The menu system is very simple and straight forward, but I think that there are a few things which will need to be improved in firmware updates (easy fixes). First is the submenu architecture. When you go into the submenu’s of this camera its possible to get a bit lost, so some sort of directory at the top letting you know where you are would be nice. Another thing is that the menu is basically just one long list that you scroll down. This should be broken up into pages or sections or something. I think the easiest implementation for this camera would be a Canon style menu system where going left/right on the directional pad lets you get to the different pages.
RAW DNG (Left) – Edited ACR (Right)
Leica Q – 1/3200 – f/4.0 – ISO 200 @ 28mm
Image Quality: The new sensor in the Leica Q is really nice, and certainly outclassed the (older) Leica M240 in my testing. Images a vibrant and crisp thanks to the pairing of this sensor and the ultra-sharp 28mm f/1.7 Summilux lens on this camera. As you can see in the above example, the camera packs in a lot of dynamic range which can easily be brought out with little effort in editing to make some really nice images.
The real start of the show for this sensor though is its ISO performance. This camera has some one of the nicest ISO ranges that I have seen on a camera to date, and certainly the best ISO range to date in a full-frame Leica camera. Leica has done away with some of their weird half-stop ISO’s and this camera now offers an ISO range from 100-50,000 (100 – 200 – 400 – 800 – 1600 – 3200 – 6400 – 12,500 – 25,000 – 50,000. ISO’s from 100-6400 are impressively clean and very usable, for me even ISO 12,500 would be usable if I didn’t plan to crop the image significantly. ISO 25,000 could due in a pinch, but is starting to push it. ISO 50,000 isn’t as terrible as you might expect, and could also do if you were really pressed for some reason. With a 28mm f/1.7 lens, and a lot of dynamic range you shouldn’t ever really have to go up this high anyway.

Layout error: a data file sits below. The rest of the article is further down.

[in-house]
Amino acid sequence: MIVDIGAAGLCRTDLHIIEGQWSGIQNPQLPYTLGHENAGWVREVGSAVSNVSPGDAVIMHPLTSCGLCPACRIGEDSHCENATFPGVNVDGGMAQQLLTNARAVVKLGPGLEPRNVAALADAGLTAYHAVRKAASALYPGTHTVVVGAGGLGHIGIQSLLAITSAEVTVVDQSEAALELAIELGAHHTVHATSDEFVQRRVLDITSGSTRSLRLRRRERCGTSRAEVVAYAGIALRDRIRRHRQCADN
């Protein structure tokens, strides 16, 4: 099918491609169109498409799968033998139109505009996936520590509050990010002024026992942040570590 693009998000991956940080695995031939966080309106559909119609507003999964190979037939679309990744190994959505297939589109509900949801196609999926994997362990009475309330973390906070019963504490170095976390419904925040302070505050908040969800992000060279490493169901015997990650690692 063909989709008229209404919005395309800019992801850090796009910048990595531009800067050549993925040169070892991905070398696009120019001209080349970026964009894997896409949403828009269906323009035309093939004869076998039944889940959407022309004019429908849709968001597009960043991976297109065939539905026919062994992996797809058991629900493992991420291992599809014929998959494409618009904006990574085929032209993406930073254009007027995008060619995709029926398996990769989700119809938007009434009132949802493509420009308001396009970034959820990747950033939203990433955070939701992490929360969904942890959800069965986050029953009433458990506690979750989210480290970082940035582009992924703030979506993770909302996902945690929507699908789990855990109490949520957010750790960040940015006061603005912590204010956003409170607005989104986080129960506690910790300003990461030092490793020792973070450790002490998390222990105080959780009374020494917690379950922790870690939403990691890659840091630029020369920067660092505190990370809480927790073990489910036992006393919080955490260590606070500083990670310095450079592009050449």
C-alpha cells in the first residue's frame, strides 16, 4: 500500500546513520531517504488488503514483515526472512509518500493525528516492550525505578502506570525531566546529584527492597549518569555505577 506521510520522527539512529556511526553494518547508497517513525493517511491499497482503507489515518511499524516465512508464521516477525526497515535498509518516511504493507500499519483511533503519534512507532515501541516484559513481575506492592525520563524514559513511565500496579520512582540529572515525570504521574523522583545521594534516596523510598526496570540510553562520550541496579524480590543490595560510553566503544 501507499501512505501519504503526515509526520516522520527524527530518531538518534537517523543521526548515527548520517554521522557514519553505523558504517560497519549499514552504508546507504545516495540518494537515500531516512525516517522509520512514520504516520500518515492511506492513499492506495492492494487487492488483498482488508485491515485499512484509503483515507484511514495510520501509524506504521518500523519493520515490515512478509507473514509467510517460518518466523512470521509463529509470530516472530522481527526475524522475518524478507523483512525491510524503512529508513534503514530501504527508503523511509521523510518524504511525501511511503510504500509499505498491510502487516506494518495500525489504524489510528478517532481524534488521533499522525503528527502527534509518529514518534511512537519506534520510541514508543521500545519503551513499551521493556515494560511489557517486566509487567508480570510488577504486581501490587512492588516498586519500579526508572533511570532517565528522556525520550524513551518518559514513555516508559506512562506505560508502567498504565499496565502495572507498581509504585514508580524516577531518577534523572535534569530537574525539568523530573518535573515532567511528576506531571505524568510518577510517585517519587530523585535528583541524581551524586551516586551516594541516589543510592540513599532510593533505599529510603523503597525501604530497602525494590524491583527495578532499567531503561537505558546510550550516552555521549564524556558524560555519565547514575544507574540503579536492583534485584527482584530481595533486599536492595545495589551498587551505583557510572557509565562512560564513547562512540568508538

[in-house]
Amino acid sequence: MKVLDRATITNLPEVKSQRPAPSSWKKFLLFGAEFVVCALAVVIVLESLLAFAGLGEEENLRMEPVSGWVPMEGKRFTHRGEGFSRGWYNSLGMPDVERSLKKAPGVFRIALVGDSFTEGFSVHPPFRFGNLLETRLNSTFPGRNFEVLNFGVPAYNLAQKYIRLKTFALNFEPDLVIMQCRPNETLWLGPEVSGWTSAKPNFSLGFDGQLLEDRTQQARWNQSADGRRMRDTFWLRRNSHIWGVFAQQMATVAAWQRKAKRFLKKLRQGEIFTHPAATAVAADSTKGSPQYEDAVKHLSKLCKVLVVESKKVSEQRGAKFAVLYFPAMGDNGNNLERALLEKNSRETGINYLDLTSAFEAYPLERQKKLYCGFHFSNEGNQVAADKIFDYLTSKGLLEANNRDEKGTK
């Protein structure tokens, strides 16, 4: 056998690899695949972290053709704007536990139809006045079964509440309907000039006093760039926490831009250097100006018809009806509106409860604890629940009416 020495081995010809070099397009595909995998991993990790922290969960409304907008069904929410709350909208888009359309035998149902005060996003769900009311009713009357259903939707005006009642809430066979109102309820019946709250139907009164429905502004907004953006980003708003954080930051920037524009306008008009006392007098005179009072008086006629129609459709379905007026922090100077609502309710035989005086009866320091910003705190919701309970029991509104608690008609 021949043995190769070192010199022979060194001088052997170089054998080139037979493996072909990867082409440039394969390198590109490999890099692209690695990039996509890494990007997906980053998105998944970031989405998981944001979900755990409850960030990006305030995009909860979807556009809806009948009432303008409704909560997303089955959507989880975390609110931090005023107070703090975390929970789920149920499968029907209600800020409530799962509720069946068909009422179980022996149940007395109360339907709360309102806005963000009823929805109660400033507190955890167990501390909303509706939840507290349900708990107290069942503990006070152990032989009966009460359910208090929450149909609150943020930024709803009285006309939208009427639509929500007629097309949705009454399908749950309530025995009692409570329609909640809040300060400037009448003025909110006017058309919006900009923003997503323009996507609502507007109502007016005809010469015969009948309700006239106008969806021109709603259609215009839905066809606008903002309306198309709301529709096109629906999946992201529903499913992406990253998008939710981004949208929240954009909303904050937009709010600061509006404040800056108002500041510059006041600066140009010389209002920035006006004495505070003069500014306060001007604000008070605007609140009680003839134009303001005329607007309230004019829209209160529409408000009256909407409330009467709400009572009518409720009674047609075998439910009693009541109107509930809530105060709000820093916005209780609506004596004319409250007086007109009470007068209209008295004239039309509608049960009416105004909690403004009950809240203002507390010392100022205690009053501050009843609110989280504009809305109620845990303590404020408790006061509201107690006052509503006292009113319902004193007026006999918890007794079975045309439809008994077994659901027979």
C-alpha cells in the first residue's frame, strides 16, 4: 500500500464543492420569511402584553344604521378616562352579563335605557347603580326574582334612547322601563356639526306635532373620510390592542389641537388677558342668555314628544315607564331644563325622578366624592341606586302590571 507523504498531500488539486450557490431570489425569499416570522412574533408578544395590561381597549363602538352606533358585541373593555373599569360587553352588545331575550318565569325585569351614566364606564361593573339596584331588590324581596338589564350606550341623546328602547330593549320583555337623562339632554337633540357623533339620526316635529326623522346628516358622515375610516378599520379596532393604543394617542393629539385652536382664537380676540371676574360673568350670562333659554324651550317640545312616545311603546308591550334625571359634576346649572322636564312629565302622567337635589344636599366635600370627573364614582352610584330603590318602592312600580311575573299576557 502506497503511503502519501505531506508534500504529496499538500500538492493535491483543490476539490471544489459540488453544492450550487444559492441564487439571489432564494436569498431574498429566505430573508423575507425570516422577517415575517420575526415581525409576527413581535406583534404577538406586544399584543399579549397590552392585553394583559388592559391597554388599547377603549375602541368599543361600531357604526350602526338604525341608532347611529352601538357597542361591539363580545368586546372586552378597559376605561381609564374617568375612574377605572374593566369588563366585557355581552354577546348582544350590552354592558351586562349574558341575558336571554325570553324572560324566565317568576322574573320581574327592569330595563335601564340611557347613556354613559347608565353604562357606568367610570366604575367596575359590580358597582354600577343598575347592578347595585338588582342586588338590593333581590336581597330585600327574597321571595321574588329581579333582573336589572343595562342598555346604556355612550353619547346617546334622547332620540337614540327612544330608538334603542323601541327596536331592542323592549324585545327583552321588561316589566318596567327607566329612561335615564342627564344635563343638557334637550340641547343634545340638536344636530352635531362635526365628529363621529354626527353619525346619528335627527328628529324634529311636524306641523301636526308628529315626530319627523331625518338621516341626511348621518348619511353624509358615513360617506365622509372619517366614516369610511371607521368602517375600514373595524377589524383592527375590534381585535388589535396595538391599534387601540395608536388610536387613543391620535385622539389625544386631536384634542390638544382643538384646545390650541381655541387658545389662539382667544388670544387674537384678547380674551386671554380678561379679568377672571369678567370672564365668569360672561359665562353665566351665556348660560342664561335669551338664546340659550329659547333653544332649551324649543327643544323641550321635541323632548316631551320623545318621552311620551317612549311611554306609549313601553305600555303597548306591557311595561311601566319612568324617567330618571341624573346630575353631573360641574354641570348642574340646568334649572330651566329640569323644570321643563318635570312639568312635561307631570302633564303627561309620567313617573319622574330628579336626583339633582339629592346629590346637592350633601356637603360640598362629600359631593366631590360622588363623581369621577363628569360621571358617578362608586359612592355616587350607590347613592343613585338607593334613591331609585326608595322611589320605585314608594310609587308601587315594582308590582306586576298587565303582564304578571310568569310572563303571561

The most impressive thing for me in the ISO range is the reduction of blotchy color noise which plagues most ultra-high ISO’s. For me with this camera, the noise produced from the entire ISO range (up to ISO 25,000) is relatively pleasing and not too distracting. It does this by being pretty uniform and retaining a lot of nice detail (relatively speaking of course). At ISO 50,000 some banding starts to show making it much more distracting, and not pleasing; it is also accompanied by enough loss of detail to be bothersome if you are planning to print big. You can see 100% crops of the entire ISO range at the bottom of this post. You can also head over to my Flickr page for a full-resolution ISO series (as well as 100% crops). This ISO series was done hand held, but thanks to the lightweight of the camera and dedicated ISO button, I think it came out reasonably well.
Leica Q – 1/800 – f/4.0 – ISO 200 @ 28mm
Lens / Optical Performance: The lens on the Leica Q is top notch. It is very sharp at all apertures with minimal vignetting wide open, particularly impressive for a large aperture wide angle lens. You certainly won’t be complaining about the sharpness coming out of this lens. I think it has been really nicely paired with the sensor to bring out the best of both, which is one of the great things about cameras like the this Leica Q, the Sony RX1 (and RX1R), and the Fuji X100s.
The 28mm focal length is a very mature focal length and it is interesting that Leica is putting it into a fixed lens camera. I happen to like 28mm (I think I generally prefer 35mm of all focal lengths) and find that it can create some really nice images. To me, 28mm lives in a strange world between 24mm (wide angle) and 35mm (wide standard). It, in theory, has minimal distortion and can be used for many different types of photography. In most shooting you won’t notice the minimal distortion that the lens on the Leica Q has, However, in the image above it is relatively obvious. I suspect that once Adobe puts a lens corrections profile in for this lens that it will become very flat which will be excellent.